Supreme Court Justice Sotomayor Talks Justice, Civic Engagement at Radcliffe Day


Church Says It Did Not Authorize ‘People’s Commencement’ Protest After Harvard Graduation Walkout


‘Welcome to the Battlefield’: Maria Ressa Talks Tech, Fascism in Harvard Commencement Address


In Photos: Harvard’s 373rd Commencement Exercises


Rabbi Zarchi Confronted Maria Ressa, Walked Off Stage Over Her Harvard Commencement Speech

Dedicated To The Cause: Activists To Take the Helm at Currier House

James Cavallaro and Nadejda Marques, the couple who will serve as the interim house masters of Currier, speak to reporters at their Cambridge home about their life, work, and thoughts about becoming Currier house masters.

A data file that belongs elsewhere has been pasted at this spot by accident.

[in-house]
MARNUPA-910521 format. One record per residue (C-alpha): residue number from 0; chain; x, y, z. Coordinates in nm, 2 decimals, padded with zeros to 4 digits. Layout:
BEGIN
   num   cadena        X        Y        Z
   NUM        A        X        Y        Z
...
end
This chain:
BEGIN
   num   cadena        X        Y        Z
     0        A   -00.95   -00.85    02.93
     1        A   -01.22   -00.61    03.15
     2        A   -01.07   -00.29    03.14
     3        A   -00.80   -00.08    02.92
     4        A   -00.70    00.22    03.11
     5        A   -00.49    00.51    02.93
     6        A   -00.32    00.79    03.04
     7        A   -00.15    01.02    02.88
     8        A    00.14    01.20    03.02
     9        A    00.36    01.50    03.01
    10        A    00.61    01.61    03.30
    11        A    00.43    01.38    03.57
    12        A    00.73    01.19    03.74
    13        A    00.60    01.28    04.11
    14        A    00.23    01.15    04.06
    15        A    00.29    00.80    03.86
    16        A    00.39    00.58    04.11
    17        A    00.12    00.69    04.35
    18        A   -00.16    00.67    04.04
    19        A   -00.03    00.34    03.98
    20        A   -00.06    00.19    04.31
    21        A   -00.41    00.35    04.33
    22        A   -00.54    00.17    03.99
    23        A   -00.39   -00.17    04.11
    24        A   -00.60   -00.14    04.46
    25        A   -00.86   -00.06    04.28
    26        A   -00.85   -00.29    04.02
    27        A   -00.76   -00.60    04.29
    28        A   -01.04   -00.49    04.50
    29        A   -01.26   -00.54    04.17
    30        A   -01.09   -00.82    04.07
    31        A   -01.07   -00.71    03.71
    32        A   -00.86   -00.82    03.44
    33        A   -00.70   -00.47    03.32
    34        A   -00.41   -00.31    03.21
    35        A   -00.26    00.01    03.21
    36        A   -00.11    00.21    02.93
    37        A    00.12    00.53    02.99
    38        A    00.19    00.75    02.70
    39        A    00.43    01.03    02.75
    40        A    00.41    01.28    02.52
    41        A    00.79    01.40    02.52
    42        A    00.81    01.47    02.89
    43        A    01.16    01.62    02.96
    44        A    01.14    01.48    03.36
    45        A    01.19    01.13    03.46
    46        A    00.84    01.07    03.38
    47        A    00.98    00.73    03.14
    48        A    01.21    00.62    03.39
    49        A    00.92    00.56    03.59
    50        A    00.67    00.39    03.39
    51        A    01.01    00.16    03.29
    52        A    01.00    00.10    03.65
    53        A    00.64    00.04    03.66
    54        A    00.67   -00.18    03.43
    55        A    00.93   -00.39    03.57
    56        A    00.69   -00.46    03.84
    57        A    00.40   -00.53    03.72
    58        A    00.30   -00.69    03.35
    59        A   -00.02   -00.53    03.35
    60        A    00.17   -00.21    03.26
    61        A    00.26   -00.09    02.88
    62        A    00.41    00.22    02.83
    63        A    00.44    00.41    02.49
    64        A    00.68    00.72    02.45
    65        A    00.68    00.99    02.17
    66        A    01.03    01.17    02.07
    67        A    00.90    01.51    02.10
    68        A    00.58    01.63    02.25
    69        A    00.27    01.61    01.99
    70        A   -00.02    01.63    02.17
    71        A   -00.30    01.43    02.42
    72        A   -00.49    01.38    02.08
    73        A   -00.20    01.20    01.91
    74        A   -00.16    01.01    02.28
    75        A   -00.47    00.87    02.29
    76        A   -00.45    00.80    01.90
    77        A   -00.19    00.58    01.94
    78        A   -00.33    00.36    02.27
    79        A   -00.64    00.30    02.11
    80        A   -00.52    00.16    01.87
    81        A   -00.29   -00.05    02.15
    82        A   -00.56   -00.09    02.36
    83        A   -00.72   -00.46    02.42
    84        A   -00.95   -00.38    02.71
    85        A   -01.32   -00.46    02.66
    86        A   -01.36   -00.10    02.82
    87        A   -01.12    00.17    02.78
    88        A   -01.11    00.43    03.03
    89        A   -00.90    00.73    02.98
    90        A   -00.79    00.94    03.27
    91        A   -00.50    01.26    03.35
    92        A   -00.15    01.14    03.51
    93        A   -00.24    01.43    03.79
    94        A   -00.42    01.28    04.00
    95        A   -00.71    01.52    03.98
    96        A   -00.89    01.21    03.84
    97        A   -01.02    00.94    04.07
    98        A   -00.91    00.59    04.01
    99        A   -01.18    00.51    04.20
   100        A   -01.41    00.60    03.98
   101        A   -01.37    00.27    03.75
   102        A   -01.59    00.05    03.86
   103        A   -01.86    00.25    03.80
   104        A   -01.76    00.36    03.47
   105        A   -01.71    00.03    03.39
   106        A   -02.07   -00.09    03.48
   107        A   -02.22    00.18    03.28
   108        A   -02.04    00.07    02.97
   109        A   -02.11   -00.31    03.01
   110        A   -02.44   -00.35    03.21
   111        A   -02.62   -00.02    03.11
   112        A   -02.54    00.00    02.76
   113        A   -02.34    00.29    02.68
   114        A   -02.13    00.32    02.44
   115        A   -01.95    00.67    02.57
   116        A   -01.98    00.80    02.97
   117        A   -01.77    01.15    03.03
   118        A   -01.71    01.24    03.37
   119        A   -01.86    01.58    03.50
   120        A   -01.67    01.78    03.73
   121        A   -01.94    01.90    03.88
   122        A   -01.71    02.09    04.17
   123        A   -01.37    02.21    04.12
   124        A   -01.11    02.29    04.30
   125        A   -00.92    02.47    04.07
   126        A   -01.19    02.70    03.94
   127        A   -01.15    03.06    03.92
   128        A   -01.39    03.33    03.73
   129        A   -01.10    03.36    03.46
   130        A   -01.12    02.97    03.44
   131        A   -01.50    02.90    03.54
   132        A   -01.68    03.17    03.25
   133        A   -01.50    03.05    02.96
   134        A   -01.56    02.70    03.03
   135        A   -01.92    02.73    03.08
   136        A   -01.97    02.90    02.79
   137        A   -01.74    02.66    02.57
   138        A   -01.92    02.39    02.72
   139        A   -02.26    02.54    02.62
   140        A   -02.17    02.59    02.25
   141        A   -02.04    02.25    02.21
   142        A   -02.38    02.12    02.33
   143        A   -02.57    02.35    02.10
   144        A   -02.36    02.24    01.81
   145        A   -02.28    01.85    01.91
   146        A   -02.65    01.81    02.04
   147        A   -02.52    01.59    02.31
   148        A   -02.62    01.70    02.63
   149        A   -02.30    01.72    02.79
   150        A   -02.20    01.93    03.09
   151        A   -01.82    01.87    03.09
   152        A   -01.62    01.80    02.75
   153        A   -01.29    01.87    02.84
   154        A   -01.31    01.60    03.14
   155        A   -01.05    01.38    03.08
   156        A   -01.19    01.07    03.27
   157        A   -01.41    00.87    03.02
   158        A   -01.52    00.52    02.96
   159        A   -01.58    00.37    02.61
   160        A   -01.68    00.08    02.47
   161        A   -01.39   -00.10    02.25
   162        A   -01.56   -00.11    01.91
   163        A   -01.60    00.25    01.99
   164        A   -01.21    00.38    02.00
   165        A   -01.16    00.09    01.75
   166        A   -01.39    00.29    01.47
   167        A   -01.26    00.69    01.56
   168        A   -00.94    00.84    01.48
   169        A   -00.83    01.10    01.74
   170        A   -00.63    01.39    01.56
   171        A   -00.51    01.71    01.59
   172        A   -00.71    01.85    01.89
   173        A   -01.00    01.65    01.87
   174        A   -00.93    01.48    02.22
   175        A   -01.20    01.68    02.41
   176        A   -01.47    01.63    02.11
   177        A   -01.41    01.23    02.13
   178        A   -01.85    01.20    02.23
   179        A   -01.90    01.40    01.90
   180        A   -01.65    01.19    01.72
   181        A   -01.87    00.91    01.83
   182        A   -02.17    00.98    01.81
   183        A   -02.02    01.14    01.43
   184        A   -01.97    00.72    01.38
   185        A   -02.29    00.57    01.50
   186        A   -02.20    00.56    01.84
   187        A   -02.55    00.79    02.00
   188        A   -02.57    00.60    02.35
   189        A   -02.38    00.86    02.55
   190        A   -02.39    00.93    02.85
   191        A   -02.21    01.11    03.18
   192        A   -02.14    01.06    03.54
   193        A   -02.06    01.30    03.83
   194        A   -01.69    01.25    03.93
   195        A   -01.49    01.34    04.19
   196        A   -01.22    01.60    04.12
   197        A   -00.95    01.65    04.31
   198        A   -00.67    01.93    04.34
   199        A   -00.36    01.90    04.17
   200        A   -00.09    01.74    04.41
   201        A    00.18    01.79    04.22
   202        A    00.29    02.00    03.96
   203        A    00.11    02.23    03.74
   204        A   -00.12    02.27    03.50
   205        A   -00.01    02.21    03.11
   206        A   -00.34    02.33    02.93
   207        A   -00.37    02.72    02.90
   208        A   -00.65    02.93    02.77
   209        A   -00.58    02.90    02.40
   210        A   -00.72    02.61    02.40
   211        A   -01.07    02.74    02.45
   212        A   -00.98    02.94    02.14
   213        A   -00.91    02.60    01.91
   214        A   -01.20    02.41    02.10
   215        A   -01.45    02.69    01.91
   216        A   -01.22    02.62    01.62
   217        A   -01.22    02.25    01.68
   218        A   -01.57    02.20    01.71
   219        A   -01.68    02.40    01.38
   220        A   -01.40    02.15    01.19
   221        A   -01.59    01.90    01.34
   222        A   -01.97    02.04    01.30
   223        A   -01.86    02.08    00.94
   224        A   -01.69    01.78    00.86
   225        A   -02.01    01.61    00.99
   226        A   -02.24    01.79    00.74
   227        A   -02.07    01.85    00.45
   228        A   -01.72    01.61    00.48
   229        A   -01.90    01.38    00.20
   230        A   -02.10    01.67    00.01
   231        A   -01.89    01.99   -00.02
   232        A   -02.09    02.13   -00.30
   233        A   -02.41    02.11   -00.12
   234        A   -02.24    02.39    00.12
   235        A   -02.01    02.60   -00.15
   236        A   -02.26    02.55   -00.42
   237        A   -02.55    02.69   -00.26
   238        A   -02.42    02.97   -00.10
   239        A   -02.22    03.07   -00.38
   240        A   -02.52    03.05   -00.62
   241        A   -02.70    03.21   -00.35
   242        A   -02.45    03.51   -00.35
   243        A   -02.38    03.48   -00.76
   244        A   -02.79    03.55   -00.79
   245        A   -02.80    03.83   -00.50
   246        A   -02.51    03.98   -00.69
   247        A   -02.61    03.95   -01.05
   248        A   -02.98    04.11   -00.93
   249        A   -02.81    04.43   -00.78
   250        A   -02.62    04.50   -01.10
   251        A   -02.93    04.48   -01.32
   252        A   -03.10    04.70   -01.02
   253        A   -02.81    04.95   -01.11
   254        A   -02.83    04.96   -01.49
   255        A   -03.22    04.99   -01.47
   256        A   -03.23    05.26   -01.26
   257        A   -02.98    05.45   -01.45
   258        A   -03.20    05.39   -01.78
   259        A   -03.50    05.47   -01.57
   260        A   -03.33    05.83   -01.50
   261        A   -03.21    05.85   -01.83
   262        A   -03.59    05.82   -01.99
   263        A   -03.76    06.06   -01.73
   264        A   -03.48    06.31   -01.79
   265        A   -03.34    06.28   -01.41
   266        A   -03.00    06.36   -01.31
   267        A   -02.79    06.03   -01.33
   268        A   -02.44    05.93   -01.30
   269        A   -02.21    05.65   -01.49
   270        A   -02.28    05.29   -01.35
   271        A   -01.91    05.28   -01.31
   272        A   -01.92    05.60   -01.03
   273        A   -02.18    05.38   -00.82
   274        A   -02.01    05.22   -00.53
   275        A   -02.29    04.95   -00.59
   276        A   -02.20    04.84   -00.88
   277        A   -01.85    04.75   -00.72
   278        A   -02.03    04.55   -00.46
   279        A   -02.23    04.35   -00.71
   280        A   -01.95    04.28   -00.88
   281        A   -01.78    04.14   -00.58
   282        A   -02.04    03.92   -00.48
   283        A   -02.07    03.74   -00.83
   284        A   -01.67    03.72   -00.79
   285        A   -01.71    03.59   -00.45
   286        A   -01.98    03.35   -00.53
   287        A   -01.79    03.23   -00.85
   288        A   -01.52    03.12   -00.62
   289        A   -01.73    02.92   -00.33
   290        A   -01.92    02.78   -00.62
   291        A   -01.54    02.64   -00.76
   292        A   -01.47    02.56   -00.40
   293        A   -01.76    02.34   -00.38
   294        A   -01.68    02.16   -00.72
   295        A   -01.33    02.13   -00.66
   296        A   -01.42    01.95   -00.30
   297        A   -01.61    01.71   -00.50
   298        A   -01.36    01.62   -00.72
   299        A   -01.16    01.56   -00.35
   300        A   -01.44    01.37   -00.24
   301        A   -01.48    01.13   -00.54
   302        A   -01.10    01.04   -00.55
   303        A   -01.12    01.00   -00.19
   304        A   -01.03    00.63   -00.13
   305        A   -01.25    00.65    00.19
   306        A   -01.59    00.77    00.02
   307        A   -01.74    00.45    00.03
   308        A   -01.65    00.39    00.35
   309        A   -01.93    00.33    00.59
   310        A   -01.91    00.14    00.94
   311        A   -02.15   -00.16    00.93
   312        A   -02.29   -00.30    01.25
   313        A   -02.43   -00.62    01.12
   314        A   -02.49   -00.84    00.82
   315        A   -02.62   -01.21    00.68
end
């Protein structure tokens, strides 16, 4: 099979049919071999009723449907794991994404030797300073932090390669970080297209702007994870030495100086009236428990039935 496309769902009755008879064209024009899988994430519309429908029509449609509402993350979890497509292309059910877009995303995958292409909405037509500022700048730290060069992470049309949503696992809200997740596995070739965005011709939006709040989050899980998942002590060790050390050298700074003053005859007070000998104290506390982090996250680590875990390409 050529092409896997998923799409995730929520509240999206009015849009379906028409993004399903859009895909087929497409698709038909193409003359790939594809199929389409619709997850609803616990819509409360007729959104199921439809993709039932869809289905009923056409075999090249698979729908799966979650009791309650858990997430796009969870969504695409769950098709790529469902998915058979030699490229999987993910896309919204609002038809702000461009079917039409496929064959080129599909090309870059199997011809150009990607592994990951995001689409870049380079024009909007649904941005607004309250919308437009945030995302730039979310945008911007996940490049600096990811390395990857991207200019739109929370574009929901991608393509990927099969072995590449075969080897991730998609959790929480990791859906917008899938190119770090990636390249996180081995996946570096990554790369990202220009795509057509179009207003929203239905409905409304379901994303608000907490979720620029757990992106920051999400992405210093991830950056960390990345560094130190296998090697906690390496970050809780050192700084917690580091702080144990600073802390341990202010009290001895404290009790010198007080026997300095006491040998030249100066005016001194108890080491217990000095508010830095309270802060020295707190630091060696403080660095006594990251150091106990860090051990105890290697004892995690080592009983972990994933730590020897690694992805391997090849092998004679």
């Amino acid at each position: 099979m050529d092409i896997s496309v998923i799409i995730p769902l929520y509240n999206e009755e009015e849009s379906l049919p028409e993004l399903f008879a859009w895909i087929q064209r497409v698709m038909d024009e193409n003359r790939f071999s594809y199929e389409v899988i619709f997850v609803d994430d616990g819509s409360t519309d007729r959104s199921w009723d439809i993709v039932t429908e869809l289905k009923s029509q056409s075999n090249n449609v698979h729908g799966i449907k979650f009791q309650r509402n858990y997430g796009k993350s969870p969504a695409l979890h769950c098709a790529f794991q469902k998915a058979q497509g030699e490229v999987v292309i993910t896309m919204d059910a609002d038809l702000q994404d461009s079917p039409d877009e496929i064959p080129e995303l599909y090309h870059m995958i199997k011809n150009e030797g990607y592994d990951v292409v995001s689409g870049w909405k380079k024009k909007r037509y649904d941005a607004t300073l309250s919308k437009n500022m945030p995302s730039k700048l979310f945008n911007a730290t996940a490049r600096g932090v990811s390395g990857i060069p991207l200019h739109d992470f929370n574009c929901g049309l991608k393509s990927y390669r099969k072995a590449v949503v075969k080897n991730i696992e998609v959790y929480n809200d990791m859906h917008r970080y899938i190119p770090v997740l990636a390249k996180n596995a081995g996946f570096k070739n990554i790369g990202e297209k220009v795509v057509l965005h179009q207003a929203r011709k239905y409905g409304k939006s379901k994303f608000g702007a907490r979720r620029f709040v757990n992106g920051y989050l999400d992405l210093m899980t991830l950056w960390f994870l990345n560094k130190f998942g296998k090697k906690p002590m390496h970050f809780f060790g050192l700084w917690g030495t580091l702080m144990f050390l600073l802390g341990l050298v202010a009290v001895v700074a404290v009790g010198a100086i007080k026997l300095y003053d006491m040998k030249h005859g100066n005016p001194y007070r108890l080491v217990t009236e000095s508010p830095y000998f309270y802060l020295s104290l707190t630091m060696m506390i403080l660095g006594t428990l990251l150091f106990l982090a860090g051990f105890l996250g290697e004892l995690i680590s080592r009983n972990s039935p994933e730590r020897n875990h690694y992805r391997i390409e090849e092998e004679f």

James Cavallaro and Nadejda Marques, the couple who will serve as the interim house masters of Currier, speak to reporters at their Cambridge home about their life, work, and thoughts about becoming Currier house masters.
By Danielle J. Kolin and Naveen N. Srivatsa, Crimson Staff Writers

They met in Brazil and fell in love.

James L. Cavallaro ’84, now a Harvard Law School professor and executive director of the HLS Human Rights Program, was speaking at a conference about the military dictatorship that had menaced the South American state for 21 years. Meanwhile, Nadejda Marques was running late en route to the conference. Fate would have it that her mother was considerate enough to save Marques a seat—right in front of Cavallaro.